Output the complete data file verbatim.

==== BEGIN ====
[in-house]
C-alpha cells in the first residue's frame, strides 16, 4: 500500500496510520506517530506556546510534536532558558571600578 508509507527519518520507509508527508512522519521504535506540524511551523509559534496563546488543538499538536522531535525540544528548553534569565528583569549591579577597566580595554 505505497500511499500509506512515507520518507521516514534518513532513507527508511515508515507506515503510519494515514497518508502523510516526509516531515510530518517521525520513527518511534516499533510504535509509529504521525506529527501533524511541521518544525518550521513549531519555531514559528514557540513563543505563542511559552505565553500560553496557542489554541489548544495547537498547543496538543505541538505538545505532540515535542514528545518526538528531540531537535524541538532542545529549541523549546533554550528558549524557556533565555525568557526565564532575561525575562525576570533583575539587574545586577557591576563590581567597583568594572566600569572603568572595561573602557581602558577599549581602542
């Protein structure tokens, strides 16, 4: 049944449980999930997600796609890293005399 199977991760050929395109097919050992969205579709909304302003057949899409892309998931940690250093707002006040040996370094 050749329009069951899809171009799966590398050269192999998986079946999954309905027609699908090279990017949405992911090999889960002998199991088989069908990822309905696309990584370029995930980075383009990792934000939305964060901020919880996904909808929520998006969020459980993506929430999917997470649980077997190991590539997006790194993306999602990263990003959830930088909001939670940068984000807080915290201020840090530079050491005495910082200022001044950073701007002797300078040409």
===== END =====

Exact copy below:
[in-house]
C-alpha cells in the first residue's frame, strides 16, 4: 500500500496510520506517530506556546510534536532558558571600578 508509507527519518520507509508527508512522519521504535506540524511551523509559534496563546488543538499538536522531535525540544528548553534569565528583569549591579577597566580595554 505505497500511499500509506512515507520518507521516514534518513532513507527508511515508515507506515503510519494515514497518508502523510516526509516531515510530518517521525520513527518511534516499533510504535509509529504521525506529527501533524511541521518544525518550521513549531519555531514559528514557540513563543505563542511559552505565553500560553496557542489554541489548544495547537498547543496538543505541538505538545505532540515535542514528545518526538528531540531537535524541538532542545529549541523549546533554550528558549524557556533565555525568557526565564532575561525575562525576570533583575539587574545586577557591576563590581567597583568594572566600569572603568572595561573602557581602558577599549581602542
């Protein structure tokens, strides 16, 4: 049944449980999930997600796609890293005399 199977991760050929395109097919050992969205579709909304302003057949899409892309998931940690250093707002006040040996370094 050749329009069951899809171009799966590398050269192999998986079946999954309905027609699908090279990017949405992911090999889960002998199991088989069908990822309905696309990584370029995930980075383009990792934000939305964060901020919880996904909808929520998006969020459980993506929430999917997470649980077997190991590539997006790194993306999602990263990003959830930088909001939670940068984000807080915290201020840090530079050491005495910082200022001044950073701007002797300078040409």